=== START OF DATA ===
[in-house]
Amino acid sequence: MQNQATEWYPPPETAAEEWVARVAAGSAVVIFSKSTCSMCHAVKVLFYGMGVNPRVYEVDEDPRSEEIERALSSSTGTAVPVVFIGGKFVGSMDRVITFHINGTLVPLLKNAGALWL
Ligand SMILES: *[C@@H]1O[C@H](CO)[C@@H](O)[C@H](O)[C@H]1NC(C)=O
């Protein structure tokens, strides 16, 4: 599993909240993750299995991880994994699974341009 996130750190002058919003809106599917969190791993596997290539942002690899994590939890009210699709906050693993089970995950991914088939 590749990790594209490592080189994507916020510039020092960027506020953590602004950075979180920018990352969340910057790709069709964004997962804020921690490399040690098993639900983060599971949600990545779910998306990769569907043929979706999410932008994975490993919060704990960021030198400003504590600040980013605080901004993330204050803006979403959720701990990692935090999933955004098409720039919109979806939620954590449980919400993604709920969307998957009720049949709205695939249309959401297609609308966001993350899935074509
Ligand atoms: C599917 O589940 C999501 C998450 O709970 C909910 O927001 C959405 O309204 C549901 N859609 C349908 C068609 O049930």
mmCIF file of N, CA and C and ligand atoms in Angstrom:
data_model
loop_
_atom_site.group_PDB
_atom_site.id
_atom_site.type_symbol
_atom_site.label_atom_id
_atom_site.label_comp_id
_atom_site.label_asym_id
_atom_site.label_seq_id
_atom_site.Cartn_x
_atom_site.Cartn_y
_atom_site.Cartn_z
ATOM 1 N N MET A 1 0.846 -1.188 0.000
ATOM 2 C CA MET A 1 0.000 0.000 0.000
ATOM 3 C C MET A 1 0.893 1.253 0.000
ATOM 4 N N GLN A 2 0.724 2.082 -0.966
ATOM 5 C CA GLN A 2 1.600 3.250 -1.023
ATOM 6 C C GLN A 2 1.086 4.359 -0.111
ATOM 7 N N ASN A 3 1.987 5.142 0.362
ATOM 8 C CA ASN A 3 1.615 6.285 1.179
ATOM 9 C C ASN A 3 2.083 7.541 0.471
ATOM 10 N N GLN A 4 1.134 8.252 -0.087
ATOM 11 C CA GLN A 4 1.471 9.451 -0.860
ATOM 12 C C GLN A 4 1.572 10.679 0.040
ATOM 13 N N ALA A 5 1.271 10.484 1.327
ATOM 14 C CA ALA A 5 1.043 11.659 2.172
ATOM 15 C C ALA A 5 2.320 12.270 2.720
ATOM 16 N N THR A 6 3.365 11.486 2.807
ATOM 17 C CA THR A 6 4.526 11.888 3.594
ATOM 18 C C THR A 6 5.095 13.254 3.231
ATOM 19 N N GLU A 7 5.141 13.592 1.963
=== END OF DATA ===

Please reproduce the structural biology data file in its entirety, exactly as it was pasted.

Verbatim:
[in-house]
Amino acid sequence: MQNQATEWYPPPETAAEEWVARVAAGSAVVIFSKSTCSMCHAVKVLFYGMGVNPRVYEVDEDPRSEEIERALSSSTGTAVPVVFIGGKFVGSMDRVITFHINGTLVPLLKNAGALWL
Ligand SMILES: *[C@@H]1O[C@H](CO)[C@@H](O)[C@H](O)[C@H]1NC(C)=O
């Protein structure tokens, strides 16, 4: 599993909240993750299995991880994994699974341009 996130750190002058919003809106599917969190791993596997290539942002690899994590939890009210699709906050693993089970995950991914088939 590749990790594209490592080189994507916020510039020092960027506020953590602004950075979180920018990352969340910057790709069709964004997962804020921690490399040690098993639900983060599971949600990545779910998306990769569907043929979706999410932008994975490993919060704990960021030198400003504590600040980013605080901004993330204050803006979403959720701990990692935090999933955004098409720039919109979806939620954590449980919400993604709920969307998957009720049949709205695939249309959401297609609308966001993350899935074509
Ligand atoms: C599917 O589940 C999501 C998450 O709970 C909910 O927001 C959405 O309204 C549901 N859609 C349908 C068609 O049930």
mmCIF file of N, CA and C and ligand atoms in Angstrom:
data_model
loop_
_atom_site.group_PDB
_atom_site.id
_atom_site.type_symbol
_atom_site.label_atom_id
_atom_site.label_comp_id
_atom_site.label_asym_id
_atom_site.label_seq_id
_atom_site.Cartn_x
_atom_site.Cartn_y
_atom_site.Cartn_z
ATOM 1 N N MET A 1 0.846 -1.188 0.000
ATOM 2 C CA MET A 1 0.000 0.000 0.000
ATOM 3 C C MET A 1 0.893 1.253 0.000
ATOM 4 N N GLN A 2 0.724 2.082 -0.966
ATOM 5 C CA GLN A 2 1.600 3.250 -1.023
ATOM 6 C C GLN A 2 1.086 4.359 -0.111
ATOM 7 N N ASN A 3 1.987 5.142 0.362
ATOM 8 C CA ASN A 3 1.615 6.285 1.179
ATOM 9 C C ASN A 3 2.083 7.541 0.471
ATOM 10 N N GLN A 4 1.134 8.252 -0.087
ATOM 11 C CA GLN A 4 1.471 9.451 -0.860
ATOM 12 C C GLN A 4 1.572 10.679 0.040
ATOM 13 N N ALA A 5 1.271 10.484 1.327
ATOM 14 C CA ALA A 5 1.043 11.659 2.172
ATOM 15 C C ALA A 5 2.320 12.270 2.720
ATOM 16 N N THR A 6 3.365 11.486 2.807
ATOM 17 C CA THR A 6 4.526 11.888 3.594
ATOM 18 C C THR A 6 5.095 13.254 3.231
ATOM 19 N N GLU A 7 5.141 13.592 1.963